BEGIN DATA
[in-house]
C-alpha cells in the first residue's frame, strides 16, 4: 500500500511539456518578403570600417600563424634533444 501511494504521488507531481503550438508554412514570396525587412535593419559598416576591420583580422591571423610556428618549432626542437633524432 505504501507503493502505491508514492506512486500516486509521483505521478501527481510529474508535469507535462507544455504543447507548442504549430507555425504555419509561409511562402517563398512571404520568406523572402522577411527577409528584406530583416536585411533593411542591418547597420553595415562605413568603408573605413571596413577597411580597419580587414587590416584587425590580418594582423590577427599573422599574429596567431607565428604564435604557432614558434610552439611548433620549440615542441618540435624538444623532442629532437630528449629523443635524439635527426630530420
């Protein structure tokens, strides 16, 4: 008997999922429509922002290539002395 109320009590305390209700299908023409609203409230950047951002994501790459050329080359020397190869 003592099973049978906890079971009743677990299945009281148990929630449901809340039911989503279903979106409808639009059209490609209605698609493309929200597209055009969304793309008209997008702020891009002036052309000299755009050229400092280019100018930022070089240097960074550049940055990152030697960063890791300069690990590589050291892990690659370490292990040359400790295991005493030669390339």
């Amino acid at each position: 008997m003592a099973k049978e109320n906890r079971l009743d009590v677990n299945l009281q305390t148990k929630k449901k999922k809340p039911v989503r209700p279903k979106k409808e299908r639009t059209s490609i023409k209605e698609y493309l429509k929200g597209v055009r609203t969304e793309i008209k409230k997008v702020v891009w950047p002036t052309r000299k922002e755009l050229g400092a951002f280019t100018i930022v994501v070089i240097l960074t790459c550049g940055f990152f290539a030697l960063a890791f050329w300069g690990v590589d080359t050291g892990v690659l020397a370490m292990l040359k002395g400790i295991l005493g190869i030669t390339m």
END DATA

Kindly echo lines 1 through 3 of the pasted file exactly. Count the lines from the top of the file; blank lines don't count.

[in-house]
C-alpha cells in the first residue's frame, strides 16, 4: 500500500511539456518578403570600417600563424634533444 501511494504521488507531481503550438508554412514570396525587412535593419559598416576591420583580422591571423610556428618549432626542437633524432 505504501507503493502505491508514492506512486500516486509521483505521478501527481510529474508535469507535462507544455504543447507548442504549430507555425504555419509561409511562402517563398512571404520568406523572402522577411527577409528584406530583416536585411533593411542591418547597420553595415562605413568603408573605413571596413577597411580597419580587414587590416584587425590580418594582423590577427599573422599574429596567431607565428604564435604557432614558434610552439611548433620549440615542441618540435624538444623532442629532437630528449629523443635524439635527426630530420
């Protein structure tokens, strides 16, 4: 008997999922429509922002290539002395 109320009590305390209700299908023409609203409230950047951002994501790459050329080359020397190869 003592099973049978906890079971009743677990299945009281148990929630449901809340039911989503279903979106409808639009059209490609209605698609493309929200597209055009969304793309008209997008702020891009002036052309000299755009050229400092280019100018930022070089240097960074550049940055990152030697960063890791300069690990590589050291892990690659370490292990040359400790295991005493030669390339």